Shahrol Haziq, an independent artist, aspires to have a full-time career in the arts. Also known as M Sahzy in the local art scene, he creates sculptures out of discarded woods in an effort to discover his roots.
The love for nature inspired art
It was fascinating to meet the sculptor Shahrol Haziq at his recent exhibition at HAUS KCH, where he displayed twirling wooden structural arches.
His finest works focus the use of discarded natural resources as his medium. Shahrol, also known as M Sahzy, creates work that is more than just a visual representation of ideas; each exhibition has a tale to tell.
Shahrol, a naturalist, appreciates being in nature since it helps him learn about his origins.
“I have been living on Borneo island, and amidst the rainforest. My ancestors are Iban from Sebuyau. Even though I am a Muslim, I want to learn more about my ancestors, and where my family come from.”
The artist went on to say that modernization and religion had deterred him from learning about the original culture and traditions from a long time ago.
“Some were pushed away as it was thought to be obsolete but to me, it is not. It is our culture, so I want to acknowledge it. And I did so through my art. It is my identity, and doing it is a way I can recognise who I am.”
A display of nature
Shahrol said that learning to build wooden structures from an expatriate sculptural artist from Europe changed his life.
“I learned for three years from Spencer Byles who visited Kuching. He inspired me to use discarded materials from the jungle to create art. Then, once he is done, he will return them to the jungle.”
Like Spencer, Shahrol would take his masterpieces back into the woods where they came from after finishing them. The ideology behind this was what piqued his curiosity in moving forward.
“The process of how you can use anything and make it into an artwork is something beautiful. The idea of putting it back into the jungle to interact with nature is a great ideology.”
Shahrol would gather the necessary materials from the jungle or trees by the side of the road whenever he felt inspired to create a sculpture. He occasionally drove around Kuching in search of recently cut trees.
“And there are times when I would visit the Kuching South City Council (MBKS) to obtain from them.”
His work typically begins with a sketch of the structure as he envisions it. Usually, it takes a year to three years for the sketches he creates in his workshop to come to life. This resulted from the time pressure he experienced while managing his full-time job and interest in the art.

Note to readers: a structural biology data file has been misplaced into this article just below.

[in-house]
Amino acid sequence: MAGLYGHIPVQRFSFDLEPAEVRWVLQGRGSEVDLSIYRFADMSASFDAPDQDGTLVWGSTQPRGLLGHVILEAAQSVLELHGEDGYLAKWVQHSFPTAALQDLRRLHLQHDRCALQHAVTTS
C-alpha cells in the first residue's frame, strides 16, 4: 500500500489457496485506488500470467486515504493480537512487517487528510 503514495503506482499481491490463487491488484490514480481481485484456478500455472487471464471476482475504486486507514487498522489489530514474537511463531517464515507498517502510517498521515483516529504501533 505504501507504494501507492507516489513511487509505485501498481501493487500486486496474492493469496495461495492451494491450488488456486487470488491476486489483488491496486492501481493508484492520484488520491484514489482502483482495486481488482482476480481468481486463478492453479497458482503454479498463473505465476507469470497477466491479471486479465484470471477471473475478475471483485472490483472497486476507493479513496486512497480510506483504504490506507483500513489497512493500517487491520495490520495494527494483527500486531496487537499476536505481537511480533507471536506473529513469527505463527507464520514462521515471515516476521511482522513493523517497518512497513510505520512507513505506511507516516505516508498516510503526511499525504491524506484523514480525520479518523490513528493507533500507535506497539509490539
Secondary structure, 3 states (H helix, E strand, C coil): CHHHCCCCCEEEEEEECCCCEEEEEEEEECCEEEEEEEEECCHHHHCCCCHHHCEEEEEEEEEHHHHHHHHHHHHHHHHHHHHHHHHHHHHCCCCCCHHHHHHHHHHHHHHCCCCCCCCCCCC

According to Shahrol, once he has the materials and ideas, he’d knot them when they were freshly chopped.
“I’ll make the shape of the structure using a cable tie accordingly. I’ll let it dry out for two to three months before I cut off the cable tie. This ensures they stay in the shape I want them to be.”
When it is finished, Shahrol will take the structure back to the woods, where it belongs.
Challenges as an independent artist
Challenges don’t present themselves to the 25-year-old when he is working on his upcoming project in his studio. In fact, the challenges he encounters are all related to how society perceives the worth of art.
Shahrol, a self-employed artist, has to look for additional sources of income to ensure sustainability.
“Opportunities are scarce. So, I could not depend on my artwork alone. Hence, I used my skills in filmmaking, photography and graphic designing as my source of income.”
“I am responsible for my family. I came from a background where I was never taught how to earn money. My family encourages me to get a stable job to sustain myself,” he added.
Shahrol said that he does not intend to use natural resources as a source of materials for his own benefit.
“While I need the money, I hope to earn it differently. If there are people who want to buy my art, I would like to know their background. I want someone who appreciates art, who appreciates independent artists, who enjoys nature and wants to preserve it.”
Shahrol works hard to create art despite the challenges in order to support himself in the future. With his enthusiasm to express himself through the medium of discarded materials, he is taking things one step at a time.
“I would like to do art in the future. To do so, I need to get out of my comfort zone and learn how to sustain myself while doing what I love. It is very important because I want to make a change in my life. It was a significant step for me to choose this path,” he said.
Shahrol continues to devote his attention to art, planning new sculptures in his studio and sketching some out-of-this-world brilliant ideas. Even though he juggles his passion in art with his full-time job, he does so in the hopes of one day being able to pursue it whenever he wants.